Be yourself. It’s a dirty job, but somebody’s gotta do it!
— attributed all over the damn’ place.
I’ve been watching some of the debates about the merits of potential candidates for the Presidency of the United States with considerably less enthusiasm than usual. (Not that it was ever all that damn’ high. I’m a Bear of Very Little Brain and politics Bothers me).
The name of the game in politics is “Pick me! Pick me!” This will mean that a politician might have Views, but she is going to temper her Views to make sure that the electorate will say “yes” to her come election day.
Believe it or not, poly chilluns, politicians are people. (Stay with me and try to breathe through it. I know this is a shock). This means that if a politician does something, it’s in the Range of Human Experience.
The mating dance is another one of those “Pick Me!” situations. It is a natural human urge to want to be selected by the mate of your own choice. That’s okay. The problem comes when you are fuzzy on what you will do to fulfill that want. (I’m going to pay all of you the compliment of assuming you’re ethical here. If you’re not, go away and stop reading. NOW! I don’t want to be bothered with you).
I consider this something of a “spectrum” issue. Are there things I’m willing to change if a prospective partner wants it? Sure. If someone has a thing for women wearing their hair in a bun, I’ll put my flowing locks up. Won’t cut my hair short because I’m vain about my hair and that’s important to me.
And that’s very illustrative of the point.
There’s nothing wrong with doing the occasional little thing to be accommodating. However, at some point, it’s best to decide what’s core to you. Then don’t compromise on those things.
I know, it sounds crazy. Relationships are all about compromise, aren’t they?
I don’t think so. I think relationships are about being mutually beneficial. Of course you’re going to compromise some things, even important things. That’s okay.
When it becomes Not Okay is when you aren’t true to what’s a fundamental value to you. This can be a very individual thing. To use myself as an example (and stop groaning!), uninterrupted time to write is a biggie for me. It’s huge. Not getting it? Dealbreaker. No relationship where I don’t have my “space” (and it doesn’t have to be physical) to work can possibly go on happily. It’s too core. Time alone to work on stuff might not be a huge deal to someone else.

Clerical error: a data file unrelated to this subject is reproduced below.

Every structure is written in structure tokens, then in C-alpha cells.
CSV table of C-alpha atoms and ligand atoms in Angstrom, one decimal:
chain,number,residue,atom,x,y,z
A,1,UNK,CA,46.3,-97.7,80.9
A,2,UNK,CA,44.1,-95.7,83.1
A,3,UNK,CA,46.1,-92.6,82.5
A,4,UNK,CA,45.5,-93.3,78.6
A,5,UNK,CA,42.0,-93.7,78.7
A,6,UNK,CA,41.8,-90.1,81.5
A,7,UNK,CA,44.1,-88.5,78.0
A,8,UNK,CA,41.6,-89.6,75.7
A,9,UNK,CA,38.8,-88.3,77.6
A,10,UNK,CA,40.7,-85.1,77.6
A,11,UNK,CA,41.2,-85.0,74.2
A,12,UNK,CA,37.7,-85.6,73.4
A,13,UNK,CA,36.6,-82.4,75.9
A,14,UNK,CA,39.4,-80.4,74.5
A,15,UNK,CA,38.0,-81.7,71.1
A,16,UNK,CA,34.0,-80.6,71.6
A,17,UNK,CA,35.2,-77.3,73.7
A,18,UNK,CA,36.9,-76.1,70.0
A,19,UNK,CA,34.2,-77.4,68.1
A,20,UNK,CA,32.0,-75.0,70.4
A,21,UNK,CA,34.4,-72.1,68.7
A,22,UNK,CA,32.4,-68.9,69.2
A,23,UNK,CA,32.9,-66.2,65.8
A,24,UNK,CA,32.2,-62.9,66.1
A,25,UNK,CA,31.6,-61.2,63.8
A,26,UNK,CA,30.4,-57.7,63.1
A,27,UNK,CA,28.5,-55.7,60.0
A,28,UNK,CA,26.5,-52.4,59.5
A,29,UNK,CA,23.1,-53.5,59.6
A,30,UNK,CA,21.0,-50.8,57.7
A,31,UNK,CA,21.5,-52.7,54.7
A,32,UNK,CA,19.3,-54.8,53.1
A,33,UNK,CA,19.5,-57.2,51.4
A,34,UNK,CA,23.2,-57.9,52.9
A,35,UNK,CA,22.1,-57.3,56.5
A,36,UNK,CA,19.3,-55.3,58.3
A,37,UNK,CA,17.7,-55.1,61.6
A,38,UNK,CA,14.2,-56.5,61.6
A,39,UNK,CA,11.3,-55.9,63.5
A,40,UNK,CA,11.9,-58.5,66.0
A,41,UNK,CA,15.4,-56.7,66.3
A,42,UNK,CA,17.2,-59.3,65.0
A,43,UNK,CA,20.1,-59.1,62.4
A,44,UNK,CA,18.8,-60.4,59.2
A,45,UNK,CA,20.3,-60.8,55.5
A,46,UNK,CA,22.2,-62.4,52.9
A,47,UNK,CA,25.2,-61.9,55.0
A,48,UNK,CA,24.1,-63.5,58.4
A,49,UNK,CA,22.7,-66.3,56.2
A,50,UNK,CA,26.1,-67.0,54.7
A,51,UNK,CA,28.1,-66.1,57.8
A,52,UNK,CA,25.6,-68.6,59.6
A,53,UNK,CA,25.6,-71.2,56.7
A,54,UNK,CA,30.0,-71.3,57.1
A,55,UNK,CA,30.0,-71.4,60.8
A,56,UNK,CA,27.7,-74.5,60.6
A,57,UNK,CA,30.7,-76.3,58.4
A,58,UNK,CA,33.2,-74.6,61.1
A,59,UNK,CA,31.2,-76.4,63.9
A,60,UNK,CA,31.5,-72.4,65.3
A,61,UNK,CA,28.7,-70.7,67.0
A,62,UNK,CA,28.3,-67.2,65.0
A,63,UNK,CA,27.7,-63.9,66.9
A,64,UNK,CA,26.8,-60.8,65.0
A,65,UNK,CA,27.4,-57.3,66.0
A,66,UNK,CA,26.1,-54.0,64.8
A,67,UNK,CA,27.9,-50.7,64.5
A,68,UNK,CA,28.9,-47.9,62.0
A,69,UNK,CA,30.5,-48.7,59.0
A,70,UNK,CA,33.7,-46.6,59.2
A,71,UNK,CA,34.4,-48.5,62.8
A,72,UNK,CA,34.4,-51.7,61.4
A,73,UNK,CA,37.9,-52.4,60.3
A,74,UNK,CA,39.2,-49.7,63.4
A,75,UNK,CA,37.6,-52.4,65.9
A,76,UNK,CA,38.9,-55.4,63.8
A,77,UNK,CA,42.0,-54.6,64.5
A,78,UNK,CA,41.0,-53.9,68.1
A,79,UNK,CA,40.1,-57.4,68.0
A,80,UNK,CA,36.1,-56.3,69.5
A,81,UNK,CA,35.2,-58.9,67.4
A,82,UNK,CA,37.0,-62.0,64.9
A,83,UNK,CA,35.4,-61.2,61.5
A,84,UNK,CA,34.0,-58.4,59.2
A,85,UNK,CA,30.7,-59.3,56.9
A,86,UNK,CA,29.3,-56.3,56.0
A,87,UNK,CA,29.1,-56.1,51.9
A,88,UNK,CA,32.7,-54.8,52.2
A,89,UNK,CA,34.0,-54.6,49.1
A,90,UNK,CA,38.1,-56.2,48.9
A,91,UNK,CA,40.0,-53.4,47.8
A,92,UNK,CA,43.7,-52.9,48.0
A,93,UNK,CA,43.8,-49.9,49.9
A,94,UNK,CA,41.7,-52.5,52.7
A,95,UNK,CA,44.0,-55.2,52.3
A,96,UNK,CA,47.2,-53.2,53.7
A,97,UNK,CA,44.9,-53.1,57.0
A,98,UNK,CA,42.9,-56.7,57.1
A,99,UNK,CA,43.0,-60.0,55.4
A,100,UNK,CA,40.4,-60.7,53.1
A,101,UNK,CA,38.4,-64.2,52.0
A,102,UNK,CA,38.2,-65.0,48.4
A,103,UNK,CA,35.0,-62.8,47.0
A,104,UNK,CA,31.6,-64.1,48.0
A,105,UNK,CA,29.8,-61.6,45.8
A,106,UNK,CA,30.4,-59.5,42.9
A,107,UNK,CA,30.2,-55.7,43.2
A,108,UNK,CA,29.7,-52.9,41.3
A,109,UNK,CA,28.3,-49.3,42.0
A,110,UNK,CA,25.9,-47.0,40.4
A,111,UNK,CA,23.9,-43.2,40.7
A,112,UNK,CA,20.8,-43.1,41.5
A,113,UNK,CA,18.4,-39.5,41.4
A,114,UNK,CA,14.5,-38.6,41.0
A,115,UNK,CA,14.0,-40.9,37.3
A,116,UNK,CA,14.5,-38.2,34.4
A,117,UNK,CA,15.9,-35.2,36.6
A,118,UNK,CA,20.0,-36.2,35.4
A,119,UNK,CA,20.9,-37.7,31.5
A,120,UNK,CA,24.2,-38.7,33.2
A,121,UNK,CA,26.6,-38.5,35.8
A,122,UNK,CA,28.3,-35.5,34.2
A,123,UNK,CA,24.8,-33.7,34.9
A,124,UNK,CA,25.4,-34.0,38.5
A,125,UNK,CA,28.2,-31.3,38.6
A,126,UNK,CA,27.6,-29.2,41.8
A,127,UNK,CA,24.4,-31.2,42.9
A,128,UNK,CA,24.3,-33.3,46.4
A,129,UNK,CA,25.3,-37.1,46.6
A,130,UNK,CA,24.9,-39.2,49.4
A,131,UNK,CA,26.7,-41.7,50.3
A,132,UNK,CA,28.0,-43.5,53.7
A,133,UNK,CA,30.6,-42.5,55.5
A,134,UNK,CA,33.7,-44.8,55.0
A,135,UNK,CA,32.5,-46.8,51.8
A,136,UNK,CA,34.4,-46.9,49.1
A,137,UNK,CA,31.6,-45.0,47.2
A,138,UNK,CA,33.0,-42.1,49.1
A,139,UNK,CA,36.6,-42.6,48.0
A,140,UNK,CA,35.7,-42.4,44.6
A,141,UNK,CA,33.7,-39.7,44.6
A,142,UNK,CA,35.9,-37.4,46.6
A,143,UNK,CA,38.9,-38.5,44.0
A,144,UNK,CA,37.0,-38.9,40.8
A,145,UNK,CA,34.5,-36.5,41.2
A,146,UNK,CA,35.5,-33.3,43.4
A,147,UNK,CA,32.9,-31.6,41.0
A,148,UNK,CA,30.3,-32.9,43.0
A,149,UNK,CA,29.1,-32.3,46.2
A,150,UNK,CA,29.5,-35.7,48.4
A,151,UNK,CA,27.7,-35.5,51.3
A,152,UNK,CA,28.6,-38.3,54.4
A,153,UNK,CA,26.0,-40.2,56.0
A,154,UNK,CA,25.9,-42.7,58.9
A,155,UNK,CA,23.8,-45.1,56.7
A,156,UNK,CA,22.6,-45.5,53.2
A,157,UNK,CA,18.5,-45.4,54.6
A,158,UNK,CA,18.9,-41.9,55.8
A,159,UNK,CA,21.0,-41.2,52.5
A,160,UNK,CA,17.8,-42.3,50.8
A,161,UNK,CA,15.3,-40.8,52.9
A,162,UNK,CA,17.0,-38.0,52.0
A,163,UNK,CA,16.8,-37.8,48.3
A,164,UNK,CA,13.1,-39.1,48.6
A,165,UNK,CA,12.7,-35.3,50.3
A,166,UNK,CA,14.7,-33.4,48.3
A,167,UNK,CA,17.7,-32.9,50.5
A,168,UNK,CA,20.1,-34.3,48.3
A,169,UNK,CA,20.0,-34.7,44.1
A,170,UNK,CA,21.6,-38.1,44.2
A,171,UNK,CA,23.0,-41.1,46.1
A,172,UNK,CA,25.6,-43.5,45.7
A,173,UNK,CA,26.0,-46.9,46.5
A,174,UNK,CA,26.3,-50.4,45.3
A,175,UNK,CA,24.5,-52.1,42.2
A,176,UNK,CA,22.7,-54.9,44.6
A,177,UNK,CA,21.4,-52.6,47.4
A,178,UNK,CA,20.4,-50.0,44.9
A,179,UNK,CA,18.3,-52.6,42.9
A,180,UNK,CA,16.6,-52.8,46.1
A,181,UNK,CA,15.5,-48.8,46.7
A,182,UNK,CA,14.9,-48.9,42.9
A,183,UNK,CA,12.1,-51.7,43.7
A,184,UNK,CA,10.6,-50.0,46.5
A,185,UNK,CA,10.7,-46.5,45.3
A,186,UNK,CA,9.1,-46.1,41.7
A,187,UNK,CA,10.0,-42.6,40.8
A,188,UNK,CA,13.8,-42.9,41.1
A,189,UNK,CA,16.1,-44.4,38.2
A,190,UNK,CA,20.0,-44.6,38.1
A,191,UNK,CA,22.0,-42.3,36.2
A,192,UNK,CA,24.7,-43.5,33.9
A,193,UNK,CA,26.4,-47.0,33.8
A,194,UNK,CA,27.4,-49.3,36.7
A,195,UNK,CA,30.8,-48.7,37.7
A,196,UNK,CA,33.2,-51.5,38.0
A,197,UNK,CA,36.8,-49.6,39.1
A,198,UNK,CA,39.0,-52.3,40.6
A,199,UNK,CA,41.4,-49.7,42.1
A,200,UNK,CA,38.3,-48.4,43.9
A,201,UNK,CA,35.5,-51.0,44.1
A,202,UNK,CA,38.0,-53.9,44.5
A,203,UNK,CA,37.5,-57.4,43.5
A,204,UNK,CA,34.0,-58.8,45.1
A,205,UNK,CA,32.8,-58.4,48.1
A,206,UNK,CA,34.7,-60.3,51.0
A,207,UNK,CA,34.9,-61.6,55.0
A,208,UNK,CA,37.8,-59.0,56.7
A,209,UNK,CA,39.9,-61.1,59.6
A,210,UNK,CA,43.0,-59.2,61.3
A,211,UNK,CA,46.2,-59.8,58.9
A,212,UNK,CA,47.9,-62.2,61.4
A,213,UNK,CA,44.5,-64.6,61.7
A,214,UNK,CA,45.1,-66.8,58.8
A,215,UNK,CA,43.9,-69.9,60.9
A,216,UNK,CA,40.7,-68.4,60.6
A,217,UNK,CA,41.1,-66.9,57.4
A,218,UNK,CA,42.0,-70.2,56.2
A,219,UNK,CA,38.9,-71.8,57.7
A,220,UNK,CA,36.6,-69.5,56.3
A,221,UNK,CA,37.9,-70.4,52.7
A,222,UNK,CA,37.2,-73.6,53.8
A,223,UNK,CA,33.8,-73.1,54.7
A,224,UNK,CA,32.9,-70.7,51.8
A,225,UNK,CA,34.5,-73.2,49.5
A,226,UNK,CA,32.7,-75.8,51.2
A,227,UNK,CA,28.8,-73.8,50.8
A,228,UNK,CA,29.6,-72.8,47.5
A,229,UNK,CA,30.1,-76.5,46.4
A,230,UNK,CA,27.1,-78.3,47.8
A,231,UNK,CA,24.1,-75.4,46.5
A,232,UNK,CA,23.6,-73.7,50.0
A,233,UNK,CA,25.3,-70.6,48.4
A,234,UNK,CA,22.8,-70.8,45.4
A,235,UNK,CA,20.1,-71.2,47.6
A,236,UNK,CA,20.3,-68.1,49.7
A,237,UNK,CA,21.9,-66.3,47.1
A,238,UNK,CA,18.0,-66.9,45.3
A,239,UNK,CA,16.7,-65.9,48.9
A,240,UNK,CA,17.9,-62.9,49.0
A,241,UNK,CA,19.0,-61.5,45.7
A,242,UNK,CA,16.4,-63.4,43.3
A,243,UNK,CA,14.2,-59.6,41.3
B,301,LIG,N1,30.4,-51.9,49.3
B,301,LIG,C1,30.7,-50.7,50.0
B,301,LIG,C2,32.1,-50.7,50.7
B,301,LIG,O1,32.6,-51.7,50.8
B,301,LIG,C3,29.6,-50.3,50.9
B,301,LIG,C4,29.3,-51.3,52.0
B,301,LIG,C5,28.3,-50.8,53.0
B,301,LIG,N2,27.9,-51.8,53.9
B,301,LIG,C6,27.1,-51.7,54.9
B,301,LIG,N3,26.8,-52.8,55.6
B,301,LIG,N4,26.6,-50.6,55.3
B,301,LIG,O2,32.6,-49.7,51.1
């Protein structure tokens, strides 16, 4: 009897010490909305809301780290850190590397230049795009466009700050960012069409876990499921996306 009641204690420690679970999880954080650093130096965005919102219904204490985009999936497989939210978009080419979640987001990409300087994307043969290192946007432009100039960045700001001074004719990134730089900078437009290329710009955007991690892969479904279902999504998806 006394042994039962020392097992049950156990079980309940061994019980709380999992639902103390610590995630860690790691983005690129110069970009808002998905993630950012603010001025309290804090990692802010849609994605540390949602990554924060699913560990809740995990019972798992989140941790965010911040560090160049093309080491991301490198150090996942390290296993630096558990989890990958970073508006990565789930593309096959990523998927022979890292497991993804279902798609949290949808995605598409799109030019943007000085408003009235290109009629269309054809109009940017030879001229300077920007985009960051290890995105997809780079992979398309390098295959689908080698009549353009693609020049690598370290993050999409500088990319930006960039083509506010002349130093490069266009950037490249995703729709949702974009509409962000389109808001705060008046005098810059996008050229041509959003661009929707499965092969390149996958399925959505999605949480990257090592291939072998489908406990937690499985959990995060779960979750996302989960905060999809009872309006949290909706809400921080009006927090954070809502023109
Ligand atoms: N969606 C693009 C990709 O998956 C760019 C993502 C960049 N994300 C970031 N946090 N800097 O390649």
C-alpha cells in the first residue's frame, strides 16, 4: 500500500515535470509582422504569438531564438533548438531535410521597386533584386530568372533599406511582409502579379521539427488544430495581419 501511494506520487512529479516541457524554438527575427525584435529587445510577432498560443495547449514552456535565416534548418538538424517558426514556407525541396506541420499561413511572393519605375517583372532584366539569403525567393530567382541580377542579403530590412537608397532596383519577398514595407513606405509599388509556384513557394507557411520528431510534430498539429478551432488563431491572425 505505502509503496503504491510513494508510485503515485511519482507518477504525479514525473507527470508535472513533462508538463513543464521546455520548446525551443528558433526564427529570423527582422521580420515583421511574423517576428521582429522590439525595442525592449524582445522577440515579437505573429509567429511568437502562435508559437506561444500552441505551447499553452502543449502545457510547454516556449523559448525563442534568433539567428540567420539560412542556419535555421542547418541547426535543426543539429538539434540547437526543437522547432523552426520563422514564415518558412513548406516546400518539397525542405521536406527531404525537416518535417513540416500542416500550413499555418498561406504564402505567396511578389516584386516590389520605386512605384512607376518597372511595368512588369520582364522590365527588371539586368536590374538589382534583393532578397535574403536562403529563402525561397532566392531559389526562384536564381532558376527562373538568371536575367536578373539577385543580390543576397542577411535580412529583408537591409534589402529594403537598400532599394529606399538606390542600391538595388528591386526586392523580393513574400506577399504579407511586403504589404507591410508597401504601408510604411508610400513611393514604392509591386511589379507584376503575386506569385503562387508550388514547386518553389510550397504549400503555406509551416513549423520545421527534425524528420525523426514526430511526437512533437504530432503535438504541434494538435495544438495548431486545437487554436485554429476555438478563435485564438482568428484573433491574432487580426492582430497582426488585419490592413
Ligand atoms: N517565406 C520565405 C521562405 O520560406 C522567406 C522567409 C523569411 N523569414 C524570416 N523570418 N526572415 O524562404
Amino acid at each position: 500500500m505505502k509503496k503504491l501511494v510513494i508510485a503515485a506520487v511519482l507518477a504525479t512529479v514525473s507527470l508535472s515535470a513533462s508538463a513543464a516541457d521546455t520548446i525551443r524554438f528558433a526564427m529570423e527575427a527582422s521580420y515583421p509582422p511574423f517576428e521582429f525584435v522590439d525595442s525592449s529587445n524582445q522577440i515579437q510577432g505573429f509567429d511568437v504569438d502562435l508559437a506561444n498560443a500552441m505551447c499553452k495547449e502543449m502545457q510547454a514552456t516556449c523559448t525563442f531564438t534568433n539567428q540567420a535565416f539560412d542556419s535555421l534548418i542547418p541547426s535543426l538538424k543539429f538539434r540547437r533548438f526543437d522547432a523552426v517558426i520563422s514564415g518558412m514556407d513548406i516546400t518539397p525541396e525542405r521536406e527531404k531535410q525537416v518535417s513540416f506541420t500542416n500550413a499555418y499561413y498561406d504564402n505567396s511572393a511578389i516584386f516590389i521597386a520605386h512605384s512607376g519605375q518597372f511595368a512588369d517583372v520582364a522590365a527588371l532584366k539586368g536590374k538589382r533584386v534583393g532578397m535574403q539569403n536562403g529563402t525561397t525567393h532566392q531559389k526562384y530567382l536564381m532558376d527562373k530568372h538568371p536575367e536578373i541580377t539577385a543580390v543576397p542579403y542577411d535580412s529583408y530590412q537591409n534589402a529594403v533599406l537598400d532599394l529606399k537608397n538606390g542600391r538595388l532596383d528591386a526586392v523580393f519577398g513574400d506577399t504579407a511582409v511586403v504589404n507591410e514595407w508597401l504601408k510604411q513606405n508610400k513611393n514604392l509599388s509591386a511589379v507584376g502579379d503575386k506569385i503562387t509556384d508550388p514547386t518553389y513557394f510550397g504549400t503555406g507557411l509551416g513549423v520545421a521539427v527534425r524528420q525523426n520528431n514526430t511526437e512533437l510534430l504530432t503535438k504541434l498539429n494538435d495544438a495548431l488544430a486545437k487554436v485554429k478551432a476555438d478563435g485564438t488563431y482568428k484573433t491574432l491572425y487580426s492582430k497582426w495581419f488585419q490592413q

But something that is core to some people and not to me is… oh vegetarianism. I’d be willing to go (mostly) vegetarian if a partner hard time with the smell of cooking meat in the house. I couldn’t care less one way or the other.1 It would be no big deal not to cook a steak in the house to me.
I italicize those last two words because it is such an individual thing, and it’s really important to know what’s a core issue to you and why. Otherwise, you’re going to have a terrible time choosing a partner wisely.
What’s important to you?
- Lots of time alone to work on your projects?
- Lots of time with your partner?
- Plenty of animated discussion?
- A quiet, calm atmosphere?
- A partner who discloses without being asked?
- A partner that likes to be asked questions?
- Being childfree?
- Lots of family time?
- Plenty of autonomy?
- Lots of shared interests
- Harmony of political views?
Of course, as always, these lists are samples. You can think of at least fifty more or you’re not trying. Here’s the key — all of these things will ultimately boil down to a few specific and rather related concepts. You can use these as principles to guide who you choose for a partner.
But make sure that you’re putting out there who you are, what you’re about and what your core values are. You don’t want someone picking you on false premises.
Put who and what you are out there. Saves time, saves heartache.
And don’t sweat it. The only relationships worth having are the good ones — the ones in harmony with your core values.
1Though trying to tell me I couldn’t eat meat when they’re not around could get close to a core issue real flipping fast.